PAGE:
Head out of Crossgates on the Aberystwyth road and you can't fail to notice a rather pretty building in the mock Tudor style. Originally called Glanclywedog, it was rebuilt by a Wolverhampton industrialist - one Luther Greenway - and imaginatively renamed Greenway Manor.
In June 1915 Mr Greenway threw open the doors of his Welsh pile to the general public. A problem had been identified and the great and the good wanted to do something about it - the youth of Radnorshire were failing to rally to the colours in sufficient numbers. Parents were said to be encouraging their sons to stay at home, indeed married men were more likely to come forward than the single - what does this tell us about Radnorshire wives. Many young men were echoing a popular local refrain "they would not go, until they were fetched."
After the public meeting had been entertained by the bands of the Shropshire Light Infantry and the Montgomeryshire Yeomanry, Radnor's Lord Lieutenant and former Tory MP Sir Powlett Milbank reassured the mothers present that it was "better to be the parent of a dead hero than a living coward."
Not to be outdone the prospective Liberal candidate for the county, a Liverpool based shipowner, William Lewis launched into a fierce attack on his potential constituents. Young men who needed to be fetched "were not worth fetching", they would only "soil a soldier's uniform" and were "cowardly and unworthy of the traditions of their race."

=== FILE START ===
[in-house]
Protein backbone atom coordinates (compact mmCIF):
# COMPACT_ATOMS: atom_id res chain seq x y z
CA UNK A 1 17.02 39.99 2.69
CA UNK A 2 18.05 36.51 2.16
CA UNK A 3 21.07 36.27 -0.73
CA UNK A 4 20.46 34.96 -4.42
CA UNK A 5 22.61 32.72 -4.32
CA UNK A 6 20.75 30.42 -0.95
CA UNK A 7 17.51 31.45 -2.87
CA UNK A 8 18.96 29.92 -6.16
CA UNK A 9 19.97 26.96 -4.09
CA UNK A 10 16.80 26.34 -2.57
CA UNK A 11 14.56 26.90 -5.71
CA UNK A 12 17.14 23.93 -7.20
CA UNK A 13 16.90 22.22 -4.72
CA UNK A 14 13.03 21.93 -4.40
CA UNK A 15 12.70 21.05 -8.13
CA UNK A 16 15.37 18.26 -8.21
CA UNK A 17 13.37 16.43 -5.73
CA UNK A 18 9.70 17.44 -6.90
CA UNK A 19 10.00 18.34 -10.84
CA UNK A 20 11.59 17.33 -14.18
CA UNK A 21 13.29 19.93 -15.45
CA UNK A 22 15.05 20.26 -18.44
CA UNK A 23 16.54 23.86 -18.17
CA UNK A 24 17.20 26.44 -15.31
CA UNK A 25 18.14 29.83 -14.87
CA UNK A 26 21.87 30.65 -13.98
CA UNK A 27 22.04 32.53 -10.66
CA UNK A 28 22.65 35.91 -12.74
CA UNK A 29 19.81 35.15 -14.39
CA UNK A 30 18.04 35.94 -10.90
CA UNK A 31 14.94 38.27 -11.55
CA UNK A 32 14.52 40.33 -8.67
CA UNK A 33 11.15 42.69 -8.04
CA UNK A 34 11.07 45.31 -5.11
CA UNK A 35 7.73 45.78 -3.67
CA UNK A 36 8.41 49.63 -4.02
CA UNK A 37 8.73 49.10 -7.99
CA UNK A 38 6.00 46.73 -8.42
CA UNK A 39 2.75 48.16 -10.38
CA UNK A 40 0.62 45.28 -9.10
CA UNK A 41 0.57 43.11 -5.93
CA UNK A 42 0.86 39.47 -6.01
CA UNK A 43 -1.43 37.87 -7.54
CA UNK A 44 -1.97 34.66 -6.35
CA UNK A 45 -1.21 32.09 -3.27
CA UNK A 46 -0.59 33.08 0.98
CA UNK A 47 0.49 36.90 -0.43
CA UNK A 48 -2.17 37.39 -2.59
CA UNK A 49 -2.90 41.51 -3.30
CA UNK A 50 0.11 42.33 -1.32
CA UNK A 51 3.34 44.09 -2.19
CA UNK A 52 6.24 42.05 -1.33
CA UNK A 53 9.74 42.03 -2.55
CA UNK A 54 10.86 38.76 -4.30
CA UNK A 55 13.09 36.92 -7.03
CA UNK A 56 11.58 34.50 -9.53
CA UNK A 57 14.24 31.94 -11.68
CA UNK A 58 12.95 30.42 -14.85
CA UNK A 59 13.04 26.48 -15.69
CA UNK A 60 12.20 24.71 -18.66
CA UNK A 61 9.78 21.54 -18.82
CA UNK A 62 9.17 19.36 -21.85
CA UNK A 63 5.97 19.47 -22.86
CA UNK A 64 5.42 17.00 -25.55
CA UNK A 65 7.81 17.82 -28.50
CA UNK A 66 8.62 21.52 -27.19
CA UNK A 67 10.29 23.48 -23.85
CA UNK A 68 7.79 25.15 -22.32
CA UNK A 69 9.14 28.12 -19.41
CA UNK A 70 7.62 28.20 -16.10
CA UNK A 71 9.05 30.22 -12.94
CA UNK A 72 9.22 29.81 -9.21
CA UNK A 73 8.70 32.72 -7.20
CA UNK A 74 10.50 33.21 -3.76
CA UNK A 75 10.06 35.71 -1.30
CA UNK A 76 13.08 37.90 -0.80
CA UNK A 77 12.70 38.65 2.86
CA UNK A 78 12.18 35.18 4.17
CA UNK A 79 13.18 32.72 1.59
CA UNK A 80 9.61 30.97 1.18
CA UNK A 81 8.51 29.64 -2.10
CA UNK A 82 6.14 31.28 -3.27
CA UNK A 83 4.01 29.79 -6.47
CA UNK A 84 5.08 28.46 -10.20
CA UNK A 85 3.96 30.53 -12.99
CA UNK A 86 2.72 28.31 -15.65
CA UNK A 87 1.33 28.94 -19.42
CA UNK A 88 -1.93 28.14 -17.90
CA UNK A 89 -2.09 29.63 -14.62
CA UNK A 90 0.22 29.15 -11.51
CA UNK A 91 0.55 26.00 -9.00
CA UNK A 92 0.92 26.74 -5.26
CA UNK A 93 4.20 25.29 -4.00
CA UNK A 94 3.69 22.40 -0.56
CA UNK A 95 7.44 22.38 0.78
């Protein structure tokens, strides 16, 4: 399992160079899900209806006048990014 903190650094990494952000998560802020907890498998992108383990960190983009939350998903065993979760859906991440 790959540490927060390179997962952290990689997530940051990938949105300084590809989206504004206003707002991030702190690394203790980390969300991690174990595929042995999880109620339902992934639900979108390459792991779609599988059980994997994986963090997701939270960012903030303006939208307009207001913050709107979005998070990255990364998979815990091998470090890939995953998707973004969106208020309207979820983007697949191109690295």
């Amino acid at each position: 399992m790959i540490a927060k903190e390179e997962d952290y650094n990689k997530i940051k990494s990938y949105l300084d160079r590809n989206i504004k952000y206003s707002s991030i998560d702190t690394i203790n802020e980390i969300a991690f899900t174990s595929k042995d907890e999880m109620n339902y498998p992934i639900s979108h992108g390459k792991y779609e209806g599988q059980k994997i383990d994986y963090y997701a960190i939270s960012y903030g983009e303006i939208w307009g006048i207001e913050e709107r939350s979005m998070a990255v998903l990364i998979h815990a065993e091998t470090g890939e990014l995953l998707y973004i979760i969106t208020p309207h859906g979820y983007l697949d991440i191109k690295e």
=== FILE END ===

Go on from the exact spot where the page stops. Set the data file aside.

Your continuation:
The star speaker of the evening was Mrs Lloyd George herself and there is a familiar ring to her comments. She had been reading the Bryce Report - a government concoction of alleged German rapes and child murders in Belgium. There were some who were reluctant to believe such tales, the good lady admitted, but the report proved that a "wild beast had been let loose in Europe" and "such deeds of cruelty had been wrought, that had not been seen for 300 years." The Germans had, Maggie Owen declared, "gone back to the dark ages."
At the end of the meeting "several" new recruits came forward to the colours. It seems small reward for the expenditure of so much hot air.